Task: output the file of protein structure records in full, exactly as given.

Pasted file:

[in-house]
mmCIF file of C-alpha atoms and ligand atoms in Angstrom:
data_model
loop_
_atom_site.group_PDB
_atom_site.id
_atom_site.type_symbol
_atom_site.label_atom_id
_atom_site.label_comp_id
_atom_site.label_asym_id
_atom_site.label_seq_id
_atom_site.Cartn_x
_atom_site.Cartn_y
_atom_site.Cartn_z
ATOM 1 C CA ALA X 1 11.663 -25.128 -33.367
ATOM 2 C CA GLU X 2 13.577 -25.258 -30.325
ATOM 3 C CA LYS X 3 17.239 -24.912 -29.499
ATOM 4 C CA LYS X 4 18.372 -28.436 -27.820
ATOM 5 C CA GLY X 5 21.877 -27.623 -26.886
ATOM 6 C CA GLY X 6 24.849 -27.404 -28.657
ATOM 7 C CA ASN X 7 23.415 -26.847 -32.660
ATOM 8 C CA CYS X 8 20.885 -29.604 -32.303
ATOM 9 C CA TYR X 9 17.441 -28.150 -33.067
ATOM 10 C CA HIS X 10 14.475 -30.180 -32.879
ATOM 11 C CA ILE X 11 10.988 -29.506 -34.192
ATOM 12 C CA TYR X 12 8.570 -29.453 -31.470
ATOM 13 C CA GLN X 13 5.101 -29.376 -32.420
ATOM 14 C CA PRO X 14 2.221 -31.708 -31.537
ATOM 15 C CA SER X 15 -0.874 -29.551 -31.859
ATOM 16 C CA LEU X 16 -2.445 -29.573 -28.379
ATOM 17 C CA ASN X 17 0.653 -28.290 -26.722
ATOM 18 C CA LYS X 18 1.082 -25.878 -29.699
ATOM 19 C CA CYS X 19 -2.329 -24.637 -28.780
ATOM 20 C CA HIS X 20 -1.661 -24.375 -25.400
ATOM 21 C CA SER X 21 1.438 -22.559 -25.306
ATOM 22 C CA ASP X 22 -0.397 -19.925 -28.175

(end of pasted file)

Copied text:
[in-house]
mmCIF file of C-alpha atoms and ligand atoms in Angstrom:
data_model
loop_
_atom_site.group_PDB
_atom_site.id
_atom_site.type_symbol
_atom_site.label_atom_id
_atom_site.label_comp_id
_atom_site.label_asym_id
_atom_site.label_seq_id
_atom_site.Cartn_x
_atom_site.Cartn_y
_atom_site.Cartn_z
ATOM 1 C CA ALA X 1 11.663 -25.128 -33.367
ATOM 2 C CA GLU X 2 13.577 -25.258 -30.325
ATOM 3 C CA LYS X 3 17.239 -24.912 -29.499
ATOM 4 C CA LYS X 4 18.372 -28.436 -27.820
ATOM 5 C CA GLY X 5 21.877 -27.623 -26.886
ATOM 6 C CA GLY X 6 24.849 -27.404 -28.657
ATOM 7 C CA ASN X 7 23.415 -26.847 -32.660
ATOM 8 C CA CYS X 8 20.885 -29.604 -32.303
ATOM 9 C CA TYR X 9 17.441 -28.150 -33.067
ATOM 10 C CA HIS X 10 14.475 -30.180 -32.879
ATOM 11 C CA ILE X 11 10.988 -29.506 -34.192
ATOM 12 C CA TYR X 12 8.570 -29.453 -31.470
ATOM 13 C CA GLN X 13 5.101 -29.376 -32.420
ATOM 14 C CA PRO X 14 2.221 -31.708 -31.537
ATOM 15 C CA SER X 15 -0.874 -29.551 -31.859
ATOM 16 C CA LEU X 16 -2.445 -29.573 -28.379
ATOM 17 C CA ASN X 17 0.653 -28.290 -26.722
ATOM 18 C CA LYS X 18 1.082 -25.878 -29.699
ATOM 19 C CA CYS X 19 -2.329 -24.637 -28.780
ATOM 20 C CA HIS X 20 -1.661 -24.375 -25.400
ATOM 21 C CA SER X 21 1.438 -22.559 -25.306
ATOM 22 C CA ASP X 22 -0.397 -19.925 -28.175